Walking on the Olentangy’s wild side

Students skip rocks into the Olentangy River on a river exploration trip for students in the American Landscape Course Connection. Photo by Alex Gross
Students skip rocks into the Olentangy River on a river exploration trip for students in the American Landscape Course Connection. Photo by Alex Gross


Next to a bustling highway, Ohio Wesleyan students and faculty explored the tranquil biodiversity of the Olentangy River.

While exploring, students took samples of foliage, poured weak acid on rocks, ventured into the water and even tasted wild carrots.

The event, Walk on the Wild Side, was hosted by the American Landscape Course Connection (ALCC), which sponsors a landscape-based event every semester. It took place on Sept. 23 from 5-7 p.m.

Geology Professor Karen Fryer said she liked the “juxtaposition of the natural and the human contribution.” The most beautiful thing Fryer said she saw was a blue heron in flight.

Students participating were split up into groups of eight, given instructions, a sheet to identify plants, and binoculars before setting out.  Along the river, areas roughly 100 yards long were marked for students to observe.

Several classes participated and therefore were looking at the land in a truly interdisciplinary way.

“Well, with the help of the botany majors I was able to identify pretty much all the plants,” said junior Scott Woodward.  He said that he would have only been able to identify a few without them.

Junior Daisy Von Glaeser is in Professor David Johnson’s Biodiversity of Flowering Plants course and said her group “only saw one or two native plants”.

One of the groups saw a few historical markers, one marking a place the Underground Railroad passed through.  Another marked the site of Ohio’s Worst Natural Disaster, a 1913 flood where about 20,000 homes were destroyed and more than 400 people died.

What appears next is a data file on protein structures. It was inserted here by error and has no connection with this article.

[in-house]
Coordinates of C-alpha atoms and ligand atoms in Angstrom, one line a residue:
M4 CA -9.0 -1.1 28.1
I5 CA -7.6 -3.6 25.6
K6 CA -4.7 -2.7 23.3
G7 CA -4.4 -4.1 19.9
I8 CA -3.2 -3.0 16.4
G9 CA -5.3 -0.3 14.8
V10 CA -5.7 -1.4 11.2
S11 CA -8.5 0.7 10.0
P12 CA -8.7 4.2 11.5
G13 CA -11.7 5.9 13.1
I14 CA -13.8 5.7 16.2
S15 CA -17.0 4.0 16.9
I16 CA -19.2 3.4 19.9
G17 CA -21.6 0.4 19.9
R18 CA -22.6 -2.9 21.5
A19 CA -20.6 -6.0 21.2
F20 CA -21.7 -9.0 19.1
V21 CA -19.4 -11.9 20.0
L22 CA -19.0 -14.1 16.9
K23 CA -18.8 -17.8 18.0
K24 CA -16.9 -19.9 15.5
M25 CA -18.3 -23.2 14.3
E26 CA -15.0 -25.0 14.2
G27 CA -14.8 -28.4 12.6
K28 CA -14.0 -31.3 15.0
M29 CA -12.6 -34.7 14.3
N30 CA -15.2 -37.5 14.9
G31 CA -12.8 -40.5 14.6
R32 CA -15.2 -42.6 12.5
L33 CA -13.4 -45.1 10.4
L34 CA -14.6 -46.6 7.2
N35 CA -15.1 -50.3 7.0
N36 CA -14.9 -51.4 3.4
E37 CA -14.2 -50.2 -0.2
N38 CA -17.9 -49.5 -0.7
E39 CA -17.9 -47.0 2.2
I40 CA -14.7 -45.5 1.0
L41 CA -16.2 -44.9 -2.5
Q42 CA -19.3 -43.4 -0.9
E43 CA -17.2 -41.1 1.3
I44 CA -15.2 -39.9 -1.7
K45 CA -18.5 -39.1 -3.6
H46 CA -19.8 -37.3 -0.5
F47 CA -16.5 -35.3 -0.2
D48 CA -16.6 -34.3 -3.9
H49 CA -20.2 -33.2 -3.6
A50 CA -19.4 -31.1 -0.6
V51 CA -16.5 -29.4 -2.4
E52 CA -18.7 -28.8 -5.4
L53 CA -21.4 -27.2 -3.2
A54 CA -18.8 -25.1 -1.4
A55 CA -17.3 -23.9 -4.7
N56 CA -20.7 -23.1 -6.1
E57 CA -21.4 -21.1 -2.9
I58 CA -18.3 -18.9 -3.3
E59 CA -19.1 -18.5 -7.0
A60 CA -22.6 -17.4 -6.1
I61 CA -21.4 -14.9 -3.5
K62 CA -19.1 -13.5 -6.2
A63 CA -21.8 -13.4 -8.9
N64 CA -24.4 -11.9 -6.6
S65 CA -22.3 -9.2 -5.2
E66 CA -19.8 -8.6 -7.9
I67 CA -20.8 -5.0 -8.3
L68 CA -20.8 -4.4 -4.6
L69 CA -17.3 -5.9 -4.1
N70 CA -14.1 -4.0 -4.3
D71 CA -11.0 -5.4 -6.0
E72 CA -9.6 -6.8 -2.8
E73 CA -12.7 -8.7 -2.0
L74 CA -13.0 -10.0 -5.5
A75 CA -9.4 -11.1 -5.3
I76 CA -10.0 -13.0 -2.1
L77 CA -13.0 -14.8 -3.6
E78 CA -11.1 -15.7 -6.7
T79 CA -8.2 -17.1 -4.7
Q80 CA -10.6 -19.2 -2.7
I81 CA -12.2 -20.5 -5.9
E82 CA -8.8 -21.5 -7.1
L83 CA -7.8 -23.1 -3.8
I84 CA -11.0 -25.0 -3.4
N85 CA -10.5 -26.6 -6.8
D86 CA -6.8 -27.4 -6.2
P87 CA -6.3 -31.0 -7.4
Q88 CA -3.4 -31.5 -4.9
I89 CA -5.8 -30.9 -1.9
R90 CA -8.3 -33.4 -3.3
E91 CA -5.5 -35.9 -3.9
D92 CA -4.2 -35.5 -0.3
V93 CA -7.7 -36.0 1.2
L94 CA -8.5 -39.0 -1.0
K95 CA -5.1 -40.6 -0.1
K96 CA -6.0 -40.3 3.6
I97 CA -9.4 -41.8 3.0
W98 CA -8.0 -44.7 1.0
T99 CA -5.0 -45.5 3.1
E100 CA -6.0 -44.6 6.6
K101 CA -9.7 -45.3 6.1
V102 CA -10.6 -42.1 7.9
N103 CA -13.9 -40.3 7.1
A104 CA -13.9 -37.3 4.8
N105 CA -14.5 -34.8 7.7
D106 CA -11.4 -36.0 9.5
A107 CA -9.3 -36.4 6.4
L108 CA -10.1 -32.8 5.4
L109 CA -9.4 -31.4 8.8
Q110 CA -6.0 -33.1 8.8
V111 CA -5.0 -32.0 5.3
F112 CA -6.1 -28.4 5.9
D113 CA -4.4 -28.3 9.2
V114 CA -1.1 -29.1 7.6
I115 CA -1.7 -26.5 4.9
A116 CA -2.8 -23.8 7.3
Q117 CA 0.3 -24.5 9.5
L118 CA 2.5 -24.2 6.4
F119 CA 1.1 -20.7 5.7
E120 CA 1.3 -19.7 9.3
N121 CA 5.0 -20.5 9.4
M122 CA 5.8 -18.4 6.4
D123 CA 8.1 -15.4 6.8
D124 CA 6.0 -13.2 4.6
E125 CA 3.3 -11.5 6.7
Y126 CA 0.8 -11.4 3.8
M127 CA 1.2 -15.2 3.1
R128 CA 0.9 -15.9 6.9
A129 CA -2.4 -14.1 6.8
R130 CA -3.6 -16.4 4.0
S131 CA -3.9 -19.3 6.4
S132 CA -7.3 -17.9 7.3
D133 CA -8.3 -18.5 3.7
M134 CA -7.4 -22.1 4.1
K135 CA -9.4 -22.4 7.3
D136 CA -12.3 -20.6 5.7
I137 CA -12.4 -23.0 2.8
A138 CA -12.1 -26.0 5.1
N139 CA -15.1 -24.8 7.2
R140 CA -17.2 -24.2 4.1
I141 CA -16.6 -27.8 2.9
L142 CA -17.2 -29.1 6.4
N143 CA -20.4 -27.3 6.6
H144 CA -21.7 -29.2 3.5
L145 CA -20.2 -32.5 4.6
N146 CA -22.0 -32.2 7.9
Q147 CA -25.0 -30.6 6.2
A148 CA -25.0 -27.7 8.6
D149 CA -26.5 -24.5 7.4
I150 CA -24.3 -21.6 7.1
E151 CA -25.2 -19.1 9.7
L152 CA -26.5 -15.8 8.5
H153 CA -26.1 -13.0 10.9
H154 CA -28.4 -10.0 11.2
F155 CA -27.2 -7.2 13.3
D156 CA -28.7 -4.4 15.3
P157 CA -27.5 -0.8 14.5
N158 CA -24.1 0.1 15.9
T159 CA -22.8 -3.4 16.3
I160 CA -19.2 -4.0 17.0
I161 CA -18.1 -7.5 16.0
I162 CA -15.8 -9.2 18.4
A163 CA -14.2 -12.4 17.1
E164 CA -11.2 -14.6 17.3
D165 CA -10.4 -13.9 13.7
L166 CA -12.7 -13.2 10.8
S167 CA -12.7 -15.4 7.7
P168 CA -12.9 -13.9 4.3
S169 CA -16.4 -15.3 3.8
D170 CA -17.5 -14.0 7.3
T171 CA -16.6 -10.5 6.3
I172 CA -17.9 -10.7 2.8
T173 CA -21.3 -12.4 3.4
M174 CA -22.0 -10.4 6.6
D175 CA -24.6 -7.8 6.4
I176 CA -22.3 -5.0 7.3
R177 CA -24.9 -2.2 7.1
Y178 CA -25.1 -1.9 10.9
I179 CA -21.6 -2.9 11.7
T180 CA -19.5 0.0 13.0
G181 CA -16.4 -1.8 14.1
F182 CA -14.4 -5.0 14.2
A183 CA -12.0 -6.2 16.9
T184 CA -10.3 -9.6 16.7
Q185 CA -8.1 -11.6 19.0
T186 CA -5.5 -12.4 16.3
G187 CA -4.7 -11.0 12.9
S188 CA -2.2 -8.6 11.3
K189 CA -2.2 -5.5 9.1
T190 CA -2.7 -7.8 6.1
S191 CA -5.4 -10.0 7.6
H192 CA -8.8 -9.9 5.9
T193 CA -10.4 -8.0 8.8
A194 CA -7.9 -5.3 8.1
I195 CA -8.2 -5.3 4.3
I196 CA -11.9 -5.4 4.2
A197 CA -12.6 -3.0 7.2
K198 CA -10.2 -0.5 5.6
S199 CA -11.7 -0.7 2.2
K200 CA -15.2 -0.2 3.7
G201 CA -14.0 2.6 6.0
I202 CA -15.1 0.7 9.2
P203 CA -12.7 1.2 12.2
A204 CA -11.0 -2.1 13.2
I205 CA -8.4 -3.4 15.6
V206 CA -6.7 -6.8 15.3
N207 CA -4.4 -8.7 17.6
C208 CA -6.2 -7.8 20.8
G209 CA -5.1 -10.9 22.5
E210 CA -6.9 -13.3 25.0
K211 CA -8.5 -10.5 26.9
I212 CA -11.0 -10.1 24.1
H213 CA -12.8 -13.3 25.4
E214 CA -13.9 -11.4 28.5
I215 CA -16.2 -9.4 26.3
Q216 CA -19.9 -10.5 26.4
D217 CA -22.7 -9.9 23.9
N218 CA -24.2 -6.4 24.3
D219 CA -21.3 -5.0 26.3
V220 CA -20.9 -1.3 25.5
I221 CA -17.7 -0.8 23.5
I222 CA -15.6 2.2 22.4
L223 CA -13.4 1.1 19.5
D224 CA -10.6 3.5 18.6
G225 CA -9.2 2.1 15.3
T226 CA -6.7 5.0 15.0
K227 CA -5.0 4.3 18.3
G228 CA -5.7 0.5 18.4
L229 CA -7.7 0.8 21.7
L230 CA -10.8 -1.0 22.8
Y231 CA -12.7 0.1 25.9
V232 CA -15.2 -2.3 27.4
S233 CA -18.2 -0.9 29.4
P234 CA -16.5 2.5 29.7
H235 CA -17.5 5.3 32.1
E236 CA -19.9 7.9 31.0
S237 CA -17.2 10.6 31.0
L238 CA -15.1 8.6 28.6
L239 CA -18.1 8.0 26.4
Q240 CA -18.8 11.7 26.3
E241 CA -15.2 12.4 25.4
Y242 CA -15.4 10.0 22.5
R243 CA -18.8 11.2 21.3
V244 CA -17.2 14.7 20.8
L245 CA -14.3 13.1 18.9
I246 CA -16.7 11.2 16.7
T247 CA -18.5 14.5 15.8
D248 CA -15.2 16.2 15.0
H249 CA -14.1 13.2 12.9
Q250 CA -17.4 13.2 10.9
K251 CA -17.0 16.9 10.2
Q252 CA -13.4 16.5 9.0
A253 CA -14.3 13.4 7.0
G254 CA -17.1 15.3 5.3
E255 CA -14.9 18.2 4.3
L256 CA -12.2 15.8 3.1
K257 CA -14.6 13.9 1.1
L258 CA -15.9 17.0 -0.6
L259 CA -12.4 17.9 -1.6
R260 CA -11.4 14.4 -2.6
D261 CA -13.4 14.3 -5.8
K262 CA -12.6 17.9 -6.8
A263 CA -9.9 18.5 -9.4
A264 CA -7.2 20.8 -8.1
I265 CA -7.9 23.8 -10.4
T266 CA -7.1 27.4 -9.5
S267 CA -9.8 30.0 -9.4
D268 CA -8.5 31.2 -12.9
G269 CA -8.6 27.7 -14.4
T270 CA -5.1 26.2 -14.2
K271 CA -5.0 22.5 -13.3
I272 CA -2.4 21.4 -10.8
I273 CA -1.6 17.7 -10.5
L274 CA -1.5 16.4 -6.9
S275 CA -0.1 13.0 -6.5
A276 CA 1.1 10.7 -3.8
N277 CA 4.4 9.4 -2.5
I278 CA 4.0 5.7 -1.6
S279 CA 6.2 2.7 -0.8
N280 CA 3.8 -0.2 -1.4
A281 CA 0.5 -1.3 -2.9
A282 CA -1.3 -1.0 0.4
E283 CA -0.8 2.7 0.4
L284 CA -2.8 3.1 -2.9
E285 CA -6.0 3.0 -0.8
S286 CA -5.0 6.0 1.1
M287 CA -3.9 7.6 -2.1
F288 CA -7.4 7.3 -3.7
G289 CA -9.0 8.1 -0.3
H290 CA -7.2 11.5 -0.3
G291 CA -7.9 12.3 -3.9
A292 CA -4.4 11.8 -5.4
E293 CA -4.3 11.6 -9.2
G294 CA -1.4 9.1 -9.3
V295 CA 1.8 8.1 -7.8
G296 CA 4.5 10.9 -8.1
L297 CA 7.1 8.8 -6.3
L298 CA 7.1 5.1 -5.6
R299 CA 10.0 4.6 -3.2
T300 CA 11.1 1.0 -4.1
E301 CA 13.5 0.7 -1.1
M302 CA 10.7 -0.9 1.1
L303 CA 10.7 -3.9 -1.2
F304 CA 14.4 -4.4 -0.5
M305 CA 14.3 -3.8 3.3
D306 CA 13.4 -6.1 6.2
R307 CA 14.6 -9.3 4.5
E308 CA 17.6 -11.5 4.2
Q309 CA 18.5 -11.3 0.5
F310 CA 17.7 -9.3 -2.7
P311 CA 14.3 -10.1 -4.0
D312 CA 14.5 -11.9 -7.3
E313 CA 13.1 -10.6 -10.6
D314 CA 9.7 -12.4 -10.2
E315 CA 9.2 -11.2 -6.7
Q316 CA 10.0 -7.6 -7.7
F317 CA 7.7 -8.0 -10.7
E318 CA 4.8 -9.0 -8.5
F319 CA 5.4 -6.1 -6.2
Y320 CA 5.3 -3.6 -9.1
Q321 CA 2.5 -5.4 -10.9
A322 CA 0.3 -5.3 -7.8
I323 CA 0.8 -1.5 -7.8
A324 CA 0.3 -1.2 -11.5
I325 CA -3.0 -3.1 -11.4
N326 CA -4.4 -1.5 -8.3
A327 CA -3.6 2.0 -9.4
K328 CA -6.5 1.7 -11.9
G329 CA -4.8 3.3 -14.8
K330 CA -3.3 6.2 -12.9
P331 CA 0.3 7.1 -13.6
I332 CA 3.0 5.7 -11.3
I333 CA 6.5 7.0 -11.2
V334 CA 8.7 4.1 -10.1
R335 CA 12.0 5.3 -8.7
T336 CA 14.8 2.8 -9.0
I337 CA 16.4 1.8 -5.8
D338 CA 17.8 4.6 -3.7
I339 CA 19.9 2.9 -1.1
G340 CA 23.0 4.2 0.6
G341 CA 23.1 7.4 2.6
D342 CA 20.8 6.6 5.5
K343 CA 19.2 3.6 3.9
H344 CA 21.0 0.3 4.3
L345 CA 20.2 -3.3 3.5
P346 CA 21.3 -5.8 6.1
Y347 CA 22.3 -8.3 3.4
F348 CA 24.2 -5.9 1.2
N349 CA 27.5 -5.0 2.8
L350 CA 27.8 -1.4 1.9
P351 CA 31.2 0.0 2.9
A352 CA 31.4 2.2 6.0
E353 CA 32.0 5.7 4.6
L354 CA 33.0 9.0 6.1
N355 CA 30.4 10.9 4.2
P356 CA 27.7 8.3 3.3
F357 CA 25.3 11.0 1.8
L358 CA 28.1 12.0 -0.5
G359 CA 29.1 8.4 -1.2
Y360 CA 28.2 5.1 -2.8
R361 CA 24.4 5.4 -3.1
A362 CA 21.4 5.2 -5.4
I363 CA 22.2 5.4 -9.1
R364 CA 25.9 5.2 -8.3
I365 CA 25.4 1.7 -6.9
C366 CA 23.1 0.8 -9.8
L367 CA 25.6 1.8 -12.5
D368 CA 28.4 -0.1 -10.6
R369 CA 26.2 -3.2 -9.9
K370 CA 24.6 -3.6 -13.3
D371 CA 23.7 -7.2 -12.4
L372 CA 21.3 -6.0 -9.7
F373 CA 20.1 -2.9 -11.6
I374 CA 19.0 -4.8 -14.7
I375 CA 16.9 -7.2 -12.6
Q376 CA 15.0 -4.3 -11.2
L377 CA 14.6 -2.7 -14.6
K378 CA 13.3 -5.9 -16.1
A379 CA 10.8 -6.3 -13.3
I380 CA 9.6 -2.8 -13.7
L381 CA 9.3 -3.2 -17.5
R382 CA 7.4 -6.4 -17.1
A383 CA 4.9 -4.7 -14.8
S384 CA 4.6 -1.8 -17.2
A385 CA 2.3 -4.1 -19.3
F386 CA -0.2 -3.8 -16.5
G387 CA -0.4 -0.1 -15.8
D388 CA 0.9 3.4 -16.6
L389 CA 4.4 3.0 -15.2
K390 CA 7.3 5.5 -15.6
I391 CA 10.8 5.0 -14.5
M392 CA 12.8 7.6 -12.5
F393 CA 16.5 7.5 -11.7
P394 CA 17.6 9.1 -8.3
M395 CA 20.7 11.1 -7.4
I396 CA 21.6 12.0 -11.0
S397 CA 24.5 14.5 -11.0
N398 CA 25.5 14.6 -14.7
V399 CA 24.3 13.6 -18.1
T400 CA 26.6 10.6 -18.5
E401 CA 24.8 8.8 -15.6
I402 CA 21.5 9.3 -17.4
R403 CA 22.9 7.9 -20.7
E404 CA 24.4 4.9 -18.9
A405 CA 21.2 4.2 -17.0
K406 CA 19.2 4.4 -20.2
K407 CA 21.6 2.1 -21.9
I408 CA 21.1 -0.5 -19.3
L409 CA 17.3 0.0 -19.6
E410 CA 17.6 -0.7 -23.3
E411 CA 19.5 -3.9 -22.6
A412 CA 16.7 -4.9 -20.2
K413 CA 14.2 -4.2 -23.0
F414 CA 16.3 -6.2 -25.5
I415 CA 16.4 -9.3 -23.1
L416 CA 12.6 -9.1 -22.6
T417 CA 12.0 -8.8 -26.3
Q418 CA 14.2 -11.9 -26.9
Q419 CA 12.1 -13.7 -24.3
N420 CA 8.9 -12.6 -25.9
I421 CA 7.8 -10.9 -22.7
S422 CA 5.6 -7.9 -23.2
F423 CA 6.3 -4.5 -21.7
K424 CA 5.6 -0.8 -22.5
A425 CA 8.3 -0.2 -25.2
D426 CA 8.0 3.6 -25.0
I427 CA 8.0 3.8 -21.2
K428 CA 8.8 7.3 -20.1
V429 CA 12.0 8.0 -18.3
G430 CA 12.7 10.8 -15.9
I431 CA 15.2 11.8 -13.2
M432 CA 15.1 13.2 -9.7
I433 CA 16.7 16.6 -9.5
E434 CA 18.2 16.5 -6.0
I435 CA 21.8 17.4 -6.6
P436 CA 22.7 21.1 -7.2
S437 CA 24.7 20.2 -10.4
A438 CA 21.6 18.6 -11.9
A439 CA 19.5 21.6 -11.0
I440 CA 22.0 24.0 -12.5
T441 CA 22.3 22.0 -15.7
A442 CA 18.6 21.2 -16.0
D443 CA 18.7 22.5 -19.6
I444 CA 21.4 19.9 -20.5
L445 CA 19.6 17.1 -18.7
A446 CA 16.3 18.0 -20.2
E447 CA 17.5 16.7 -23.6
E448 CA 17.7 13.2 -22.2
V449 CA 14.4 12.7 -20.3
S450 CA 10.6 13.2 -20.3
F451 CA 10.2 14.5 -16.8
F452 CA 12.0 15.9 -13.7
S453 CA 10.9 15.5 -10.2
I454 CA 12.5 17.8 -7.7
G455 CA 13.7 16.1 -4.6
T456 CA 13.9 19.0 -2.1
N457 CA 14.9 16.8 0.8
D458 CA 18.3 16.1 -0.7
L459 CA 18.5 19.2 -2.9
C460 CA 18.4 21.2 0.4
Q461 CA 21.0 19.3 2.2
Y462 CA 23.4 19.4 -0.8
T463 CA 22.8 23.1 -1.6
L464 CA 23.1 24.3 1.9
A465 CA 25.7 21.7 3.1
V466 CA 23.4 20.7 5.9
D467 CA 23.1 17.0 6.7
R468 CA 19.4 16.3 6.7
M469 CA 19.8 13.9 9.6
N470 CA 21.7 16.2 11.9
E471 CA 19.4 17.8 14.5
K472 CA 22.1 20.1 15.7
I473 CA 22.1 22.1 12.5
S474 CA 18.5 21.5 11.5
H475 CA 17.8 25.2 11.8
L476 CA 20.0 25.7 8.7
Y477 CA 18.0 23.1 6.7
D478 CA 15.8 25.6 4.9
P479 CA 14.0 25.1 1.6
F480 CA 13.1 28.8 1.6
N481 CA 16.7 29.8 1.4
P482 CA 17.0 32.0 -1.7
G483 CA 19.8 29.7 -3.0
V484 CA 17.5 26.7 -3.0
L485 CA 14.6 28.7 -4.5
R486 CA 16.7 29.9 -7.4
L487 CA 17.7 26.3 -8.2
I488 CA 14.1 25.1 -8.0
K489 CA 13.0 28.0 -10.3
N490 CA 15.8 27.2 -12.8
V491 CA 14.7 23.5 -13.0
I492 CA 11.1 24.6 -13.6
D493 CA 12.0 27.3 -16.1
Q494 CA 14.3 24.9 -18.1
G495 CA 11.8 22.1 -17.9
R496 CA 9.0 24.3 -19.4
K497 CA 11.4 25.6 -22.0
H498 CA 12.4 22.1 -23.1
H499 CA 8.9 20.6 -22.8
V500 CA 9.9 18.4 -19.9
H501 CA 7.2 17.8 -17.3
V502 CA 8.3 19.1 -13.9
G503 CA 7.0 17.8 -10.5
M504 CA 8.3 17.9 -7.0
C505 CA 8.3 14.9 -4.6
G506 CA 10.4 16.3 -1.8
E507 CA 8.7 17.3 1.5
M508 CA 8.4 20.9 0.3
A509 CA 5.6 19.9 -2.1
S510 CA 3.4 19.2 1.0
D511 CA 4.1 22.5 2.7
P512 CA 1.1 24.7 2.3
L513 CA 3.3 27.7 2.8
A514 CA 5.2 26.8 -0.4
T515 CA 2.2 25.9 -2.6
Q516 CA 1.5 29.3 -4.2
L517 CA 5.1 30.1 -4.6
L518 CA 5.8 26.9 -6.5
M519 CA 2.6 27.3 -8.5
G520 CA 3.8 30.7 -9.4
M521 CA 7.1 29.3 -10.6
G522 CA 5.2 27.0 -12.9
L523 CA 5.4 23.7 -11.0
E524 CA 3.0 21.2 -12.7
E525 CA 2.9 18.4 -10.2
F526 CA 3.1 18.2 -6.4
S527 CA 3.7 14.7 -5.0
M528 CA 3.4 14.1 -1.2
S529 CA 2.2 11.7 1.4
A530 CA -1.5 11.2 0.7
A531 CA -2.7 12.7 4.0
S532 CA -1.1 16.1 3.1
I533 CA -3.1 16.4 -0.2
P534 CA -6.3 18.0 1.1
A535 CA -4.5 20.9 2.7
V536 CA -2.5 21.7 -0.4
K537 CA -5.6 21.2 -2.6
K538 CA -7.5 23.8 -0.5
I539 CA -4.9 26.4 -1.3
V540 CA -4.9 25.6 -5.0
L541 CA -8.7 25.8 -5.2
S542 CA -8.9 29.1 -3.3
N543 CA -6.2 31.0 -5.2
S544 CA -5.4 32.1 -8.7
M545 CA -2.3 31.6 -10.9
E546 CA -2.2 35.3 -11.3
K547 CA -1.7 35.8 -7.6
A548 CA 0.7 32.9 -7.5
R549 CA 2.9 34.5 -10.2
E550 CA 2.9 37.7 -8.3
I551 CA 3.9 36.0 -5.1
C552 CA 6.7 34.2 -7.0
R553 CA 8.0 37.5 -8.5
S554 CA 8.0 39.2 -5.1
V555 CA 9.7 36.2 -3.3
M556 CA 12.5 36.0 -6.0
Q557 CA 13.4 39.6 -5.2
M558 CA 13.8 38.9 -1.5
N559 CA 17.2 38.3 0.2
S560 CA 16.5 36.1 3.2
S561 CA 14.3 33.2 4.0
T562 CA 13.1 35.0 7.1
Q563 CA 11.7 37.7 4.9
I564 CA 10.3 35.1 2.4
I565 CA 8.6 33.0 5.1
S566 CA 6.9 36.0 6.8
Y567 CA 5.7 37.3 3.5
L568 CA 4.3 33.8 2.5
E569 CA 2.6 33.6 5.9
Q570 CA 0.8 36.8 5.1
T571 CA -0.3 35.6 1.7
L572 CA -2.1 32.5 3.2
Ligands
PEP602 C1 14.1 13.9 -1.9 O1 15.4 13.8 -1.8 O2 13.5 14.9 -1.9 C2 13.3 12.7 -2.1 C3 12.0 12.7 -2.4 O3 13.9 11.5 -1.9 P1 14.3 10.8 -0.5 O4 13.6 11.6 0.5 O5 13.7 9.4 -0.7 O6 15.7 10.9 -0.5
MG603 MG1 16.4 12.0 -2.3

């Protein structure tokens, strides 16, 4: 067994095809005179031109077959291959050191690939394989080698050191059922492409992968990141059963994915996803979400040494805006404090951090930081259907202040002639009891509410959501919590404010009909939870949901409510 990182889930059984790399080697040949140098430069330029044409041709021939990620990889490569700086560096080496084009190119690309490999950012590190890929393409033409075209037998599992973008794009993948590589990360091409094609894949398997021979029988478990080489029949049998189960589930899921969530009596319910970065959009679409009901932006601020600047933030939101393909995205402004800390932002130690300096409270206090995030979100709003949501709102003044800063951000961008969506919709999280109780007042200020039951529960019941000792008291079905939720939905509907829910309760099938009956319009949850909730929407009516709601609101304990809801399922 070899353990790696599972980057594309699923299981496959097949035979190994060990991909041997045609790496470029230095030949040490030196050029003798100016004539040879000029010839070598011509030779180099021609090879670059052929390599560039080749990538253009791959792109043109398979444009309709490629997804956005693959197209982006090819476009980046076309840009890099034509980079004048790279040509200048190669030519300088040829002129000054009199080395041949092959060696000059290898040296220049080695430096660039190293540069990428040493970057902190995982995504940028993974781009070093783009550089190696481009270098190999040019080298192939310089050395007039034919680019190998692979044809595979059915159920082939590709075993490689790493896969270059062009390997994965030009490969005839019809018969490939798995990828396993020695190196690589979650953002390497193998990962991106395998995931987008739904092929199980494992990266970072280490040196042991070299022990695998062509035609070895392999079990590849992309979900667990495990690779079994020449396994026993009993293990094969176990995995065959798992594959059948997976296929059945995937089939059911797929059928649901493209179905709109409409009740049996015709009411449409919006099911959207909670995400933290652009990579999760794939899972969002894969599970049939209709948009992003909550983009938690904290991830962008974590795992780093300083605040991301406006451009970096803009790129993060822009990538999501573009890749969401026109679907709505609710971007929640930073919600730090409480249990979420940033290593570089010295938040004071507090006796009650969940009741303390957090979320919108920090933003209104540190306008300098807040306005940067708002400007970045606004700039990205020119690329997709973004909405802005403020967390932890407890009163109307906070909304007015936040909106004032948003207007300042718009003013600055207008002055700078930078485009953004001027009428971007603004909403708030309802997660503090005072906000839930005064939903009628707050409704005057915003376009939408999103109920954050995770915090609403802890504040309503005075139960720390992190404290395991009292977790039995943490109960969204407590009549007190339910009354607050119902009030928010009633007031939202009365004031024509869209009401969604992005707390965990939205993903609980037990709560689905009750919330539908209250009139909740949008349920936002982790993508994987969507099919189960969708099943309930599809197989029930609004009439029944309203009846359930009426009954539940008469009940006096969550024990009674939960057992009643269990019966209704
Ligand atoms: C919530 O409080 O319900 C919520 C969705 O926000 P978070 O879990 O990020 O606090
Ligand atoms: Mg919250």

One student even found a stone with a “W” etched into it as the mason’s mark.

Freshman Sharon Hayes, who is taking Geology 110, said that she was able to identify a few rock specimens. “We found calcite, we got a weak acid from Fryer, poured it on the rock and it reacted,” she said.  A few people in her group ventured into the water and saw minnows, freshwater clam shells and some crawfish, she said.

One group saw a single person tent and realized they were no longer surveying “the wild” but also someone’s makeshift home.

Planning for the event took place at a meeting of ALCC faculty in August said coordinator English Professoor Lynette Carpenter.  “We started with the bioblitz concept of recording every species and expanded it to include, for example, geological concerns and cultural artifacts, as well as sound and touch and feelings.” said Carpenter.

The event’s aim was to promote course connections and “to let students experience a multidisciplinary approach to the landscape and have fun doing it,” said Carpenter.

After groups spent roughly 45 minutes exploring their segment of land, they returned to the Science Center Atrium for snacks and refreshments.

Each of the six groups sent pictures to professor of music Nancy Gamso, who put together presentations on site.

“I thought students seemed interested, and invested in their presentations, which went very well, so I was quite pleased with the event,” said Carpenter

“An interesting take-away was that there were both commonalities and distinct differences along different stretches of the river,” said Fryer.

Overall, the event was positively received.

“I got to walk outside, I got to identify plants with my friends, and I got to eat some snacks,” said Woodward.


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